Alexa
  • Directory of Taiwan

Tsai Ing-wen still reluctant to commit to DPP chair run

Tsai Ing-wen still reluctant to commit to DPP chair run

Tsai Ing-wen continues to ward off questions on whether she will contend for the DPP chair in May, telling reporters that she is still reflecting on the matter. She says she does not plan to announce a timetable for the election and hopes to give it her full attention in the future.

Tsai stresses that the DPP now faces tremendous challenges as the external environment is changing constantly. At the same time, Taiwan also has serious challenges ahead of it and many people expect the DPP to do more for the nation. She said the party must be ready to confront the next stage of challenges, and there is a great deal of work to be done.

Tsai appeared as chairman of the Tsai Ing-wen Education Foundation Sunday at the Taipei International Book Exhibition, where she discussed the topic of "Is Taiwan is still a good brand?" with noted author Liu Ka-hsiang. She noted that while the people in Taiwan may seem cautious and conservative, there is always a potential for a bit of craziness. She said that society in Taiwan should open up so people can channel the energies they have accumulated and break through obstacles they meet. If that happens, she said, Taiwan will always be a good brand.

On Monday Tsai appeared at a New Year’s gathering of “Friends of Ing-wen,” greeting hundreds of friends and associates including Wellington Koo, the lawyer who is actively seeking the DPP’s nomination in the Taipei mayoral election; Taipei City Councilors Hsu Chia-ching and Lee Chien-chang; and Chih-cheng Lo, the DPP party chief for New Taipei City. When Koo saw the horde of reporters clustered around Tsai for interviews he quipped, "It looks like she’s running for president."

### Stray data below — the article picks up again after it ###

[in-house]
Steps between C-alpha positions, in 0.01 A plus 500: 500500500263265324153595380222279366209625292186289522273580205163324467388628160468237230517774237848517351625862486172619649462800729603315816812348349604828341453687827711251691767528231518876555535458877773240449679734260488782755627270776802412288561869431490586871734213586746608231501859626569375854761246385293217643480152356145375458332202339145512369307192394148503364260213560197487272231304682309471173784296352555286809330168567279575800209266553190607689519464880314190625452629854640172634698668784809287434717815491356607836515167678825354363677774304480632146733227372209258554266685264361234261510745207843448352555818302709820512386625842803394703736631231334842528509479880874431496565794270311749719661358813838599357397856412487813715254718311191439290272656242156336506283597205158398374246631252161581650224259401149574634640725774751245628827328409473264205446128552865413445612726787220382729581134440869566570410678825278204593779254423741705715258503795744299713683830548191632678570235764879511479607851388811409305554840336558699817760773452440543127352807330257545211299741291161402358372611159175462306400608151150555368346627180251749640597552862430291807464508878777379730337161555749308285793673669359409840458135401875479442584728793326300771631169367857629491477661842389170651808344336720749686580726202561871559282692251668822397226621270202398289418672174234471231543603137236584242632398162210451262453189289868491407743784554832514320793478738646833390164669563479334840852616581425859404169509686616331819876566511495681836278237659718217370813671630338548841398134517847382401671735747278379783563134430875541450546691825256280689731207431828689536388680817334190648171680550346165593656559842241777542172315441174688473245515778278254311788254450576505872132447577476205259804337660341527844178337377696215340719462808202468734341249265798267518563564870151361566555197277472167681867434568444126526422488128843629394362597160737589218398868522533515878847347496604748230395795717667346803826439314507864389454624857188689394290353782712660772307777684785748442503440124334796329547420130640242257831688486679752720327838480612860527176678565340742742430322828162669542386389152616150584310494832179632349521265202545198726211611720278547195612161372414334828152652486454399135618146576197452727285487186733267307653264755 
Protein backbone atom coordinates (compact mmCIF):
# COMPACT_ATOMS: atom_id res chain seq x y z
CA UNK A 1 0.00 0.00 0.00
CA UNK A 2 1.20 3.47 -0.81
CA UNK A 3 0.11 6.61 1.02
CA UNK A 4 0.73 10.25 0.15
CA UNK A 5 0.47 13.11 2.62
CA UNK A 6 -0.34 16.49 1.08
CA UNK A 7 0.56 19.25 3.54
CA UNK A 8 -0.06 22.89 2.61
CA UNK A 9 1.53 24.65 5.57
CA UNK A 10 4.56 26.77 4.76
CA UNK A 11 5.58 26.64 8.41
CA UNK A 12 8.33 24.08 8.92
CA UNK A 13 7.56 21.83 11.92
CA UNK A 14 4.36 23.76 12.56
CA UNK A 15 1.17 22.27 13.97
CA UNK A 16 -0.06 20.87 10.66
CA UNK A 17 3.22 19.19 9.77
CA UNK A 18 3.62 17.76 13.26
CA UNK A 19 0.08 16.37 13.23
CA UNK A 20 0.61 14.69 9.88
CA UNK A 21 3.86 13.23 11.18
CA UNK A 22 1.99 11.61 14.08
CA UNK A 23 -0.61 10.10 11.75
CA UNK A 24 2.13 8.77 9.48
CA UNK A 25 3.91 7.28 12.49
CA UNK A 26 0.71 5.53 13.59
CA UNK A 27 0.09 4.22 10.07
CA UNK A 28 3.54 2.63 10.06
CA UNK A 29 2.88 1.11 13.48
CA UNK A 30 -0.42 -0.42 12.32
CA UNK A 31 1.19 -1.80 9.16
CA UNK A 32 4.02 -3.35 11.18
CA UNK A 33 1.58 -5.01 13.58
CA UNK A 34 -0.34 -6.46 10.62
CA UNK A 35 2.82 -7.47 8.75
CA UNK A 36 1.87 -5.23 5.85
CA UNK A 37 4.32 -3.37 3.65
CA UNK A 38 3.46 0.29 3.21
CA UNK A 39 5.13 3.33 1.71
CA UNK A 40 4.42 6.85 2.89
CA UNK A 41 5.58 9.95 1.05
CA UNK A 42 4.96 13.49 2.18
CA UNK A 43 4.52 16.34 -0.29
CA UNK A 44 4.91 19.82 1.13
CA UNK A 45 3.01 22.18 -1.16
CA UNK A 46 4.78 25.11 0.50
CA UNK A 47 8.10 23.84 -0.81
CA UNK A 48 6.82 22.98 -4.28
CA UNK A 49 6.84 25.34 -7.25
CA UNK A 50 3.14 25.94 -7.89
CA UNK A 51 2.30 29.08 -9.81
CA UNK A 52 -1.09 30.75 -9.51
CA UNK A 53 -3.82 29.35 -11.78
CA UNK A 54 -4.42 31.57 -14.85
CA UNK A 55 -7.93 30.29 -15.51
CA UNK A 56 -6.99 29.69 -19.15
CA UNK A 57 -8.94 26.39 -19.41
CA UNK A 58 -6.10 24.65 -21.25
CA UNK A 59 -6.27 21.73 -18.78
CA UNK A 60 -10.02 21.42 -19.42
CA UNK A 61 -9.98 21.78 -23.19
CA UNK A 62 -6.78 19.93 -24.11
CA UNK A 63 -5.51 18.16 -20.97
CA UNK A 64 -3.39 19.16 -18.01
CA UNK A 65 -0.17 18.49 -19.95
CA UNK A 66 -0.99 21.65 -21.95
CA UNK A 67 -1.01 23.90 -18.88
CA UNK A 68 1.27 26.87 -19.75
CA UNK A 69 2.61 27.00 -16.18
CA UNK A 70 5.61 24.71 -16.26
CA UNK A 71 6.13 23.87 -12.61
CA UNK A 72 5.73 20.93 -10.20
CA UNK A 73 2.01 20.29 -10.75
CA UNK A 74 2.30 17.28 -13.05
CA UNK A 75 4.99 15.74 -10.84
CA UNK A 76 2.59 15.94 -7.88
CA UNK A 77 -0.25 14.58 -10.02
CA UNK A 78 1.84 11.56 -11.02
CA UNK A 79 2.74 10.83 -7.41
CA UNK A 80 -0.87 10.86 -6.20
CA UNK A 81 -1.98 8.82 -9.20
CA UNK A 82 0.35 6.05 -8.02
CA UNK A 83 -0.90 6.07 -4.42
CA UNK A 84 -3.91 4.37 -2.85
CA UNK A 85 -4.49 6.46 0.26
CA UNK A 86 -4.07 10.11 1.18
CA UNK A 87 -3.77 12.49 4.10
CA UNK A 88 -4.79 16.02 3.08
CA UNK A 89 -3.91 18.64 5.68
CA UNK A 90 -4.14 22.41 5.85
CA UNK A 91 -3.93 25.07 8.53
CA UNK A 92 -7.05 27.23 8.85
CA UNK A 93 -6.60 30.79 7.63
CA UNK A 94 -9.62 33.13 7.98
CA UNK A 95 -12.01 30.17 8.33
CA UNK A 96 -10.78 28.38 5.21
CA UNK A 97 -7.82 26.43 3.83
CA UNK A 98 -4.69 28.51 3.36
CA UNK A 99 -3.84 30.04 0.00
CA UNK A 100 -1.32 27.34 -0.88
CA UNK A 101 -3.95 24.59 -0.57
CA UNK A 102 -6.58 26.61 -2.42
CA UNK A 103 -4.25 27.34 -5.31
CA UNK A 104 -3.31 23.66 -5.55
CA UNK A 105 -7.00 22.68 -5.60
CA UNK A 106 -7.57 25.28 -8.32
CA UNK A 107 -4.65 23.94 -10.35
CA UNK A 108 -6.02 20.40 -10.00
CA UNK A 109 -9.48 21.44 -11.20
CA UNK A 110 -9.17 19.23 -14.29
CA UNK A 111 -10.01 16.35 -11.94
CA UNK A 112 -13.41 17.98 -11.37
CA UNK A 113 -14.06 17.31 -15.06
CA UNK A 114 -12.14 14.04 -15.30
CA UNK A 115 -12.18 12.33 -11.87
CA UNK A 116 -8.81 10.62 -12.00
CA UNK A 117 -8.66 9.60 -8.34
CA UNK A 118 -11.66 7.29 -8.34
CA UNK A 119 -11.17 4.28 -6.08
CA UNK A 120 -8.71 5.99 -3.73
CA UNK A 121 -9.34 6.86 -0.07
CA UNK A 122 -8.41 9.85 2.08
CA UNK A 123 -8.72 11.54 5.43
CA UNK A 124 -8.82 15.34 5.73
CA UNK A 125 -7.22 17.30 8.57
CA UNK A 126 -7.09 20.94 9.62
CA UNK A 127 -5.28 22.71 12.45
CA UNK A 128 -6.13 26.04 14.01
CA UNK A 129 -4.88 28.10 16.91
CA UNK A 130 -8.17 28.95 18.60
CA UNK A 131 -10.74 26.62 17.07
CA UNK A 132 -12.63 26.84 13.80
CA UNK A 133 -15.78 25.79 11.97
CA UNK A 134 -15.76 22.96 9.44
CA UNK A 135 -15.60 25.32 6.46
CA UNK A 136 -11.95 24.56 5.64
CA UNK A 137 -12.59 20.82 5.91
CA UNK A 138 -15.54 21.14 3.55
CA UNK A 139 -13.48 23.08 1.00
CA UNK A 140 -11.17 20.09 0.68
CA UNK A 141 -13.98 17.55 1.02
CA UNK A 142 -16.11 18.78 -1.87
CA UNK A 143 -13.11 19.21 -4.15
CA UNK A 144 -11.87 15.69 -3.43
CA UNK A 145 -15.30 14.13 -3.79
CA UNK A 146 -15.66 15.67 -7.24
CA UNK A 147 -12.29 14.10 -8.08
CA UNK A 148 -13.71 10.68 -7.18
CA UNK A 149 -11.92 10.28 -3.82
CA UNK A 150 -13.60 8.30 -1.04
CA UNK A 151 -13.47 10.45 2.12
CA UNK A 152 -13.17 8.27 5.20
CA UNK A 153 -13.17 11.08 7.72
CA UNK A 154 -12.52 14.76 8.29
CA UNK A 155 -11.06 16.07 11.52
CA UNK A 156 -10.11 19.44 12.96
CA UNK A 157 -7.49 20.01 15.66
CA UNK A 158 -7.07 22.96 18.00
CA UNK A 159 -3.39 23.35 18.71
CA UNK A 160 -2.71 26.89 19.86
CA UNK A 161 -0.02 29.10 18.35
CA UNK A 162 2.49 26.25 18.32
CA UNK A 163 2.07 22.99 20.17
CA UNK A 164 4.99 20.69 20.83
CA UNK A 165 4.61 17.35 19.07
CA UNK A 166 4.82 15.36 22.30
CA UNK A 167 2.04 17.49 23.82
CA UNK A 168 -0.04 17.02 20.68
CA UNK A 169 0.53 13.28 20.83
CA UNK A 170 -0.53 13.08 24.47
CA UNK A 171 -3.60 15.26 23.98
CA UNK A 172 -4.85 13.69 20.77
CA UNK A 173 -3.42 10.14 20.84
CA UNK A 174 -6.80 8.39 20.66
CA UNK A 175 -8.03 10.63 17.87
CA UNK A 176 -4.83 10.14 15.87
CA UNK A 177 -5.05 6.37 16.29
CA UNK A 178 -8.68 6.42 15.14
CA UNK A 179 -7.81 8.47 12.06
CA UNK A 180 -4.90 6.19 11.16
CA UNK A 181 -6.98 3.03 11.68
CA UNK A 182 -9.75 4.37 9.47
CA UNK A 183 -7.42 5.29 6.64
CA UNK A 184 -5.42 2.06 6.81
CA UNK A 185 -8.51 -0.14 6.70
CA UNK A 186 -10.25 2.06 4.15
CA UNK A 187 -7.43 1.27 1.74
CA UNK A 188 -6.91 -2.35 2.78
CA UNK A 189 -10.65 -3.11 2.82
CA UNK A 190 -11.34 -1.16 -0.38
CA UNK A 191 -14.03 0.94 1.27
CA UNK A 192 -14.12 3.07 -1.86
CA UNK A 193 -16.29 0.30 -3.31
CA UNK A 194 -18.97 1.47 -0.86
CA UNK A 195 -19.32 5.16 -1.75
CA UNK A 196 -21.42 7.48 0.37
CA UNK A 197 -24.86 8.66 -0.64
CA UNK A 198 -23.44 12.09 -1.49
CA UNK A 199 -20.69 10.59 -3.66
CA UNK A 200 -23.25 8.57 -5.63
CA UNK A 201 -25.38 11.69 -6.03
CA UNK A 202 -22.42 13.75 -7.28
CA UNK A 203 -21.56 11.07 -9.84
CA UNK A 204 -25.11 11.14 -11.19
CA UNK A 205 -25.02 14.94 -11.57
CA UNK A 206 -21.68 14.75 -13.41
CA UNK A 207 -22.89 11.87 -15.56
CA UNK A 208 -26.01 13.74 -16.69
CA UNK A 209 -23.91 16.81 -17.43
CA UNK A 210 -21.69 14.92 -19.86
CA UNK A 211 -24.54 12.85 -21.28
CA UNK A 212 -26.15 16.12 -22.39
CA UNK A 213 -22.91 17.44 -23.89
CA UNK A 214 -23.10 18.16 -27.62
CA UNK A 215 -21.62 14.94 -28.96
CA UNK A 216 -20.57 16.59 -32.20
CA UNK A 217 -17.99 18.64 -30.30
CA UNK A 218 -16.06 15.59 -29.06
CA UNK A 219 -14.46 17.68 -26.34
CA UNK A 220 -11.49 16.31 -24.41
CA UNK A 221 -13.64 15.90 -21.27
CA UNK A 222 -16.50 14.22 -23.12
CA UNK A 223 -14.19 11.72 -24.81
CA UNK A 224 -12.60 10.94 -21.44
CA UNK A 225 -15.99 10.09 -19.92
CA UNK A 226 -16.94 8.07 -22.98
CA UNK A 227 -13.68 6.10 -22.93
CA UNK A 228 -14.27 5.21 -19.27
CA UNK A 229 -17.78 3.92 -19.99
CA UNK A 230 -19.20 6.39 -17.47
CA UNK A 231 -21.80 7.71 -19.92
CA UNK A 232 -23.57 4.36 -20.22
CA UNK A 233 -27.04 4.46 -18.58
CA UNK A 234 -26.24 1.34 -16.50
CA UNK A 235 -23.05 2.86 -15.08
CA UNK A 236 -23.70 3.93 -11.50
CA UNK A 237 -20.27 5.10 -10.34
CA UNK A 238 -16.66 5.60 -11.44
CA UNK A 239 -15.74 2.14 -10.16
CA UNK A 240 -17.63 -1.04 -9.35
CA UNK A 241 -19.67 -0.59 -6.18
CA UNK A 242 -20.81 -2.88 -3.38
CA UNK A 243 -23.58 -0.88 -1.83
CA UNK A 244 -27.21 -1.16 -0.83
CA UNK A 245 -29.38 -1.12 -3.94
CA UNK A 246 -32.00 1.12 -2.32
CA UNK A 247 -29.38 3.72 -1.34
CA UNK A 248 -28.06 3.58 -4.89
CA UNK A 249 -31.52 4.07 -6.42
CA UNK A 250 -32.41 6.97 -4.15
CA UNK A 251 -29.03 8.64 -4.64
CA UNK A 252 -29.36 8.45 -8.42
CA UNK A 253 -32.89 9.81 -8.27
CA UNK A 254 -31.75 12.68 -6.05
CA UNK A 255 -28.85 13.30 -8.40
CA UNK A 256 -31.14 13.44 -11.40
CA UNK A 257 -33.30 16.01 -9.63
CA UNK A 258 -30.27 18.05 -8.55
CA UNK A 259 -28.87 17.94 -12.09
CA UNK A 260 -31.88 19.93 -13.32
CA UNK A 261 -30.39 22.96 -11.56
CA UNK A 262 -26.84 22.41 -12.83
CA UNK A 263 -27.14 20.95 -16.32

While Tsai once more shied away from the topic of the DPP chair, she was nevertheless very much the campaigner as she declared that the party must follow a balanced approach in its practices and abandon outdated and rigid policies. She added that the DPP needs an injection of new elements and new energy to broaden public support for the party and make it a key force in promoting change in Taiwan once more.

Tsai also noted that recent changes in society have brought civic groups to the fore as an important force in Taiwan. These are people who are not anxious to ally themselves with a particular political party, she said. A lot of them are undecided voters attracted to civic and activist groups, and they could eventually be formed into a new political party. Tsai emphasized that the DPP and the emerging civic groups are not competitors; they can complement each other in many ways, and the DPP can play a very positive role in harnessing the energy and ideas of people in civic groups with their youth and enthusiasm.